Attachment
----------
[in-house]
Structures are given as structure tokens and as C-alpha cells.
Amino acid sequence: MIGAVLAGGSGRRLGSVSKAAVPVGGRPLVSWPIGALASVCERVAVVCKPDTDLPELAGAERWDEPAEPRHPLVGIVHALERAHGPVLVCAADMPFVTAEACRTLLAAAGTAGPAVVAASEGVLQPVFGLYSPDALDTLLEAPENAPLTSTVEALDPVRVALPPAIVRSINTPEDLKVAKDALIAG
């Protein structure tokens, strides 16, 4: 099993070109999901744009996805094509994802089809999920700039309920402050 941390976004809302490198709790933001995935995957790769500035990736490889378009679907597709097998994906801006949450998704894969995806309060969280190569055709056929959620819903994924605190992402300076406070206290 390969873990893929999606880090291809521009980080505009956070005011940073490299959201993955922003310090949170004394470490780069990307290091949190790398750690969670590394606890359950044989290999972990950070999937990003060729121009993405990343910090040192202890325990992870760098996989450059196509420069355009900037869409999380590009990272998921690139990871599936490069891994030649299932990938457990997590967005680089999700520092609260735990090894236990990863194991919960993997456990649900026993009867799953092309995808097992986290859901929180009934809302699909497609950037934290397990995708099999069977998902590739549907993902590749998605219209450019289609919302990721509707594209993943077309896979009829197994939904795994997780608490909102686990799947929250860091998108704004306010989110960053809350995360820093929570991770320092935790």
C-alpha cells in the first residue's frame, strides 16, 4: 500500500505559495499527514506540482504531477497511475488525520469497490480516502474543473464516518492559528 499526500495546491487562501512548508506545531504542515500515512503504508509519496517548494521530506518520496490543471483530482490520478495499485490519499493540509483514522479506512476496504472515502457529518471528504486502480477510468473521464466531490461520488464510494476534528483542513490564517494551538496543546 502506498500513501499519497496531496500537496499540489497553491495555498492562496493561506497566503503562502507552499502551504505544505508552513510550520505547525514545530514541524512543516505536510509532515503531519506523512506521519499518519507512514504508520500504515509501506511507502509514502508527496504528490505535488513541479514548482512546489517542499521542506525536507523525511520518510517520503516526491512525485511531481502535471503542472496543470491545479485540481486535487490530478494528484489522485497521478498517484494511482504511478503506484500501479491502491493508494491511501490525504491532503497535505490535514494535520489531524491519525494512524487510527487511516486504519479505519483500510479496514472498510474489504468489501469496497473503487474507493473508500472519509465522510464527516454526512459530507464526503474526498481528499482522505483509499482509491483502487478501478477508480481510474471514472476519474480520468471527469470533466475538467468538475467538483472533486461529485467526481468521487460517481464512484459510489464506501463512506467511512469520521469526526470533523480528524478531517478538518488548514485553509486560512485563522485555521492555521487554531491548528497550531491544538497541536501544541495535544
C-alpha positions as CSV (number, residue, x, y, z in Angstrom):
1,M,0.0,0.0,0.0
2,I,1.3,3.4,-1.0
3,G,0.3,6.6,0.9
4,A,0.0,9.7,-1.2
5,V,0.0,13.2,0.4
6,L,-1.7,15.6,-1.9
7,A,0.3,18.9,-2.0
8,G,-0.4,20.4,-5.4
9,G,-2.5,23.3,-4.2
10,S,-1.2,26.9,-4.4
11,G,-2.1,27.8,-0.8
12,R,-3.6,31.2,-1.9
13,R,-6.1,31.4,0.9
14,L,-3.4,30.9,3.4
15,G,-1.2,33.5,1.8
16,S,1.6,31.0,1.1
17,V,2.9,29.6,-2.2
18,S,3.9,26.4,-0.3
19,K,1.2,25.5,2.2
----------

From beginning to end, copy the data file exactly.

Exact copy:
[in-house]
Structures are given as structure tokens and as C-alpha cells.
Amino acid sequence: MIGAVLAGGSGRRLGSVSKAAVPVGGRPLVSWPIGALASVCERVAVVCKPDTDLPELAGAERWDEPAEPRHPLVGIVHALERAHGPVLVCAADMPFVTAEACRTLLAAAGTAGPAVVAASEGVLQPVFGLYSPDALDTLLEAPENAPLTSTVEALDPVRVALPPAIVRSINTPEDLKVAKDALIAG
């Protein structure tokens, strides 16, 4: 099993070109999901744009996805094509994802089809999920700039309920402050 941390976004809302490198709790933001995935995957790769500035990736490889378009679907597709097998994906801006949450998704894969995806309060969280190569055709056929959620819903994924605190992402300076406070206290 390969873990893929999606880090291809521009980080505009956070005011940073490299959201993955922003310090949170004394470490780069990307290091949190790398750690969670590394606890359950044989290999972990950070999937990003060729121009993405990343910090040192202890325990992870760098996989450059196509420069355009900037869409999380590009990272998921690139990871599936490069891994030649299932990938457990997590967005680089999700520092609260735990090894236990990863194991919960993997456990649900026993009867799953092309995808097992986290859901929180009934809302699909497609950037934290397990995708099999069977998902590739549907993902590749998605219209450019289609919302990721509707594209993943077309896979009829197994939904795994997780608490909102686990799947929250860091998108704004306010989110960053809350995360820093929570991770320092935790």
C-alpha cells in the first residue's frame, strides 16, 4: 500500500505559495499527514506540482504531477497511475488525520469497490480516502474543473464516518492559528 499526500495546491487562501512548508506545531504542515500515512503504508509519496517548494521530506518520496490543471483530482490520478495499485490519499493540509483514522479506512476496504472515502457529518471528504486502480477510468473521464466531490461520488464510494476534528483542513490564517494551538496543546 502506498500513501499519497496531496500537496499540489497553491495555498492562496493561506497566503503562502507552499502551504505544505508552513510550520505547525514545530514541524512543516505536510509532515503531519506523512506521519499518519507512514504508520500504515509501506511507502509514502508527496504528490505535488513541479514548482512546489517542499521542506525536507523525511520518510517520503516526491512525485511531481502535471503542472496543470491545479485540481486535487490530478494528484489522485497521478498517484494511482504511478503506484500501479491502491493508494491511501490525504491532503497535505490535514494535520489531524491519525494512524487510527487511516486504519479505519483500510479496514472498510474489504468489501469496497473503487474507493473508500472519509465522510464527516454526512459530507464526503474526498481528499482522505483509499482509491483502487478501478477508480481510474471514472476519474480520468471527469470533466475538467468538475467538483472533486461529485467526481468521487460517481464512484459510489464506501463512506467511512469520521469526526470533523480528524478531517478538518488548514485553509486560512485563522485555521492555521487554531491548528497550531491544538497541536501544541495535544
C-alpha positions as CSV (number, residue, x, y, z in Angstrom):
1,M,0.0,0.0,0.0
2,I,1.3,3.4,-1.0
3,G,0.3,6.6,0.9
4,A,0.0,9.7,-1.2
5,V,0.0,13.2,0.4
6,L,-1.7,15.6,-1.9
7,A,0.3,18.9,-2.0
8,G,-0.4,20.4,-5.4
9,G,-2.5,23.3,-4.2
10,S,-1.2,26.9,-4.4
11,G,-2.1,27.8,-0.8
12,R,-3.6,31.2,-1.9
13,R,-6.1,31.4,0.9
14,L,-3.4,30.9,3.4
15,G,-1.2,33.5,1.8
16,S,1.6,31.0,1.1
17,V,2.9,29.6,-2.2
18,S,3.9,26.4,-0.3
19,K,1.2,25.5,2.2